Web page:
cal area. Very well acquainted
with Dado, Broward and Palm
Beach Counties. Can furnish
excellent references. Have
good educational background
as well. For information write
P.W.Box 012973,
Miami 33101
dent of Biscayne College,
for a "Jewish" 11 a.m.
Actually, the program did not
begin until noon. Fr. Farrell,
though, explained that no one
ever can find the campus so
he routinely calls meetings for
an hour earlier to compenstate.
An educational contribution
to world Jewry is made by ORT.
This time "NOW" is spotlight-
ing the Gulfstream Chapter, a
g/oup of 175 young women on
Miami Beach.
Their luncheon. "The Spirit
cf 1776," attracted upwards of
300 women to the Starlight Roof
the D iral Beach Hotel. In
that ubiquitous Bicentennial
- it, t'l. tickets sold for S17.76.
Buning th? Florin is.n't the
only concern latching onto that
gimmicky price tag and the
luncheon commenced with the
bang of sparklers and firecrack-
THE CHAPTER, whose presi-
dent is Joan Ciment, sponsored
I show courtesy of sev-
B Harbor and Bal Har-
bour show, and coordinated by
Lois Ludw'. Nancy Sehvyn and
Fran Pierce, chairmen of the
day. and Elaine Grover and
Malfca Kushner, both VPs. made
Ci'lfstreams annual affair the
for-sure hit it always is.
Several girls hosted tables,
among them Fela Flennenbaum,
Marilyn Baron. Barbara Rosen-
Matt. Annette Friedman. Linda
Aram A*;** Burstyn and Irene
Hershkowitz.
Gulfstream's activities are
notable because of their flexi-
bility. Most chapters are day-
time or evening groups. By vir-
tue of their meeting time, some
g'-ouos exchHe women who
might ordinarilv want to attend
regularly. Gulfstream is flexi-
ble in this regard, alternating
meeting times.
A rp-nt luncheon meeting
was held at the Cafe Shalom on
?nd Street and Collins Avenue.
The Israeli restaurant, under
ORC (Orthodox Rabbinical
Conn-in Kashrnth cortrol. serv-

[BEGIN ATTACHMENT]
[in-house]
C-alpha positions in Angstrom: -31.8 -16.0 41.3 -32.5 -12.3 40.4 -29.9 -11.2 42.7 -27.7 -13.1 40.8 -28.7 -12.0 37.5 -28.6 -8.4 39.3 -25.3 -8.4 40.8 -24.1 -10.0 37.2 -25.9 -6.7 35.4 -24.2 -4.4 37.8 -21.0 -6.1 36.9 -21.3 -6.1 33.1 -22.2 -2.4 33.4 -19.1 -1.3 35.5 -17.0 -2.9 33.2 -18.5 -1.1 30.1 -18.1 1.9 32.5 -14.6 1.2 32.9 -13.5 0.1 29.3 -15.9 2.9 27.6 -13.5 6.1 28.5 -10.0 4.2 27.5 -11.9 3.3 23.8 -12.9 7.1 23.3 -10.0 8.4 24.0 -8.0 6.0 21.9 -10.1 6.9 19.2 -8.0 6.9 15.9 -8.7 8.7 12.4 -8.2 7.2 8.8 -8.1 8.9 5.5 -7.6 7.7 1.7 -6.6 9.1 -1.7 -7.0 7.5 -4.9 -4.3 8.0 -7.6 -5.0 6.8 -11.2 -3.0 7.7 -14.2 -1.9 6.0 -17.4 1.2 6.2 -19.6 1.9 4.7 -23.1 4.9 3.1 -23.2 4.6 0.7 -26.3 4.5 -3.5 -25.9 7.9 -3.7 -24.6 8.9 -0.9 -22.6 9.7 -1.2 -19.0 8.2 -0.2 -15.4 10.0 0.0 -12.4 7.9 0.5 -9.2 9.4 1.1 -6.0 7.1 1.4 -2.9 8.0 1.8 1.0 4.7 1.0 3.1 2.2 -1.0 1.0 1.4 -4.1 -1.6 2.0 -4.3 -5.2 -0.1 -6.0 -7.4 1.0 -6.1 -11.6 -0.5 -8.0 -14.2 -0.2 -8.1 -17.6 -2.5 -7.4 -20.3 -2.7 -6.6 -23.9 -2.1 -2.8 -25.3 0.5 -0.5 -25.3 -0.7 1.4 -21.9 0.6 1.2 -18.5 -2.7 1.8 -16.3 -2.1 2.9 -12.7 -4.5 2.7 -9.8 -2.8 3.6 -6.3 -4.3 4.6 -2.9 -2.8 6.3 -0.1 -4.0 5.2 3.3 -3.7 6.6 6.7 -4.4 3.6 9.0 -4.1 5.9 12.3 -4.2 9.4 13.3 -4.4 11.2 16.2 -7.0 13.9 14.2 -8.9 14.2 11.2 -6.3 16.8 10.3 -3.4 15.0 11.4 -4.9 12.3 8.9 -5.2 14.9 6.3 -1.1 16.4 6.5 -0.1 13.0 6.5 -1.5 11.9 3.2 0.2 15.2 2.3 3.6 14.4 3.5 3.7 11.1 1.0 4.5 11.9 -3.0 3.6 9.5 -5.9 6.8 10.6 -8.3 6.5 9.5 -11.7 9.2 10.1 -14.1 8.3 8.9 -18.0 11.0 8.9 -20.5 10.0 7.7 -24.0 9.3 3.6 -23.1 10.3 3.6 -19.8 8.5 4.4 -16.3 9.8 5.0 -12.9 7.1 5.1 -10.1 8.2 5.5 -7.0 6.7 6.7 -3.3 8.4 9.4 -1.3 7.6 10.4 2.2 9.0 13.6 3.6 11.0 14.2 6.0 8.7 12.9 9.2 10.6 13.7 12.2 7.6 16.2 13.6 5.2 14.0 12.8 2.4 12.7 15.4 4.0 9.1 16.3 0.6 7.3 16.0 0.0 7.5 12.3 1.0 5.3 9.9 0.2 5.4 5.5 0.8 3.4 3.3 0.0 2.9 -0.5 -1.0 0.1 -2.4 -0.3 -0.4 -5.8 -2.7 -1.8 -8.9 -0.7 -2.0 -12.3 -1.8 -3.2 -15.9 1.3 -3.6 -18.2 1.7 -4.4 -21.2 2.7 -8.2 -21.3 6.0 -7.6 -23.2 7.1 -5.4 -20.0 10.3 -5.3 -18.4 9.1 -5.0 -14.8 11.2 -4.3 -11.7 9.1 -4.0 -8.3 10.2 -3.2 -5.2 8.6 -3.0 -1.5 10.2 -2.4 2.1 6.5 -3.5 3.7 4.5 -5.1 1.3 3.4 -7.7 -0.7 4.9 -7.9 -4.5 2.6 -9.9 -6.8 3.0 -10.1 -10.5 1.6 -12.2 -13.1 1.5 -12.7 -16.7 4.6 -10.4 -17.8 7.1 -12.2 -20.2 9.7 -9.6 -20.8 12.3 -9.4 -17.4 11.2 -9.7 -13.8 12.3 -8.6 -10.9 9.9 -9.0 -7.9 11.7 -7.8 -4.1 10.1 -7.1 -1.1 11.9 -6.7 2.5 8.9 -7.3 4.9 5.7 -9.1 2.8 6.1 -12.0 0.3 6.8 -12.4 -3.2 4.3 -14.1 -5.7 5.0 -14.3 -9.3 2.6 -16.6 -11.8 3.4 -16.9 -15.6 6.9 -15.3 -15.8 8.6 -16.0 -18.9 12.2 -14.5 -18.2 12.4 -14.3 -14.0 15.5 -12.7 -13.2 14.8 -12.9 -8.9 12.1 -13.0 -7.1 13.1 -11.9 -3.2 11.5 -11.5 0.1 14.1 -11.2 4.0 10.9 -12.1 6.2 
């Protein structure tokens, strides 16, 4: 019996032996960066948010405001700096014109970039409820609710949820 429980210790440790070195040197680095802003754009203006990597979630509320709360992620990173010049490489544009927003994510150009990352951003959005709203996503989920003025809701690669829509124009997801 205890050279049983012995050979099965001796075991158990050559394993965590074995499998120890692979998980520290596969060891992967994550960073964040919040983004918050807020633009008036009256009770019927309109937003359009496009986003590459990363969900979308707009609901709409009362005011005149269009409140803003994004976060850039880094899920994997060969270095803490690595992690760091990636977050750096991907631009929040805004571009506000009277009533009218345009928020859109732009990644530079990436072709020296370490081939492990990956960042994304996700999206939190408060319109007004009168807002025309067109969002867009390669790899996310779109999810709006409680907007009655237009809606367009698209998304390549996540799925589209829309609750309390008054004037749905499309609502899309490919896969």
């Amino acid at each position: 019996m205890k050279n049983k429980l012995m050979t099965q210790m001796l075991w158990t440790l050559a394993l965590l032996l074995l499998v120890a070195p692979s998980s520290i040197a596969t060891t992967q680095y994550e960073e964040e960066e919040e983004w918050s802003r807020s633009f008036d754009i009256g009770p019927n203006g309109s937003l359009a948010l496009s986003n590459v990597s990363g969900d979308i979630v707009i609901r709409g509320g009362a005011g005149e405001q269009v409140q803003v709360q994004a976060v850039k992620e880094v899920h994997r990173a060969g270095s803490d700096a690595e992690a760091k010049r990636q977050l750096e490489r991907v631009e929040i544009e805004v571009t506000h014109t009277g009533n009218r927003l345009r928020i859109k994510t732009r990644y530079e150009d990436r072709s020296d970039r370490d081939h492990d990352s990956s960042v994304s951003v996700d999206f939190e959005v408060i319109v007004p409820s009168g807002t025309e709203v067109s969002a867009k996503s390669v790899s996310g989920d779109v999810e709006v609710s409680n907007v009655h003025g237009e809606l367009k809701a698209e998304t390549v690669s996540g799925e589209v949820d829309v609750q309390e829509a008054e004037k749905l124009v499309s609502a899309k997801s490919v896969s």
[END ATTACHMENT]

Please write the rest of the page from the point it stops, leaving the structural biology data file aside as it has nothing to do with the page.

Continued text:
ed Hif^l hummus and pita.
THF PROGRAM for the dav
was "Ruv Israeli." the local
groun that suggests an answer
to th" Arab boycott. Simnly
' : Ini Isra -li-made pro-
at SI oer pera in,
....... The so'ution is a
p*i"l ?.; w-\\ to help boost Is-
:onomy.
t [9 ,... -,,,... wav to triage
button *nd link- vour-
e '* -. I'mir follow JeWS.
Prof. Katz Is
IS or Tamid Guest
Profes&or Ja^ob. jfafz, prp-
rector of the faculty of human-
Itiea at the Hebrew University
of Jerusalem, will be the guest
aker at 8:15 this evening at
Temple Ner Tamid. His topic is
"C"hassidism and the Messiah."
Professor Katz was appointed
lcturer at the Hebrew Univer-
sity in 1950. Attaining the rank
of professor in 1962, he served
as dean of the faculty of social
science for four years and in
1969 was elected rector, a posi-
sion he held until 1972.
Among his manv publications
are "The Sociology of Modern
Jewish Nationalism," "Exclu-
siveness and Tolerance: Studies
in Jewish-Gentile Relations in
the Middle Ages and Modern
Times," and "Emancipation and
Assimilation: Studies in Modern
Jewish History."
Miami Beach
lladassah
Three groups of the Miami
Beach Chanter of Hadassah
have Planned regular meetings
for Mondav, March 1, at noon:
-Stephen S. Wise Group will
meet at the Montmartre Hotel.
^KB'timnh Gmun Will meet
at th-^ Sing more Hot-M.
Hannah Senesch Group will
have a'Purim celeb-ntinn and
snack luncheon at the Delano
Hotel. Mrs. Inez Townsend is
president.
Shaloma Group will meet
on Tuesday, March 2, at noon
at the Shore Club Hotel. The
program is Hadassah Husband
Day. Edith Shapiro is president.
Israeli to Speak
At Temple Israel
An Israeli scientist. Dr. Mi-
chael Schlesinger, will speak on
"World Peace Through Medi-
cine" during services this eve-
ning at 8 at Temple Israel. A
special prayer service has been
wnrfn for the occasion by
Temple Israel's youth group.
Dr. Schlesinger, who is at
the Hebrew University in Jeru-
salem, has an international re-
putation n medical research
and a strong belief that coopera-
tion in that area is one of the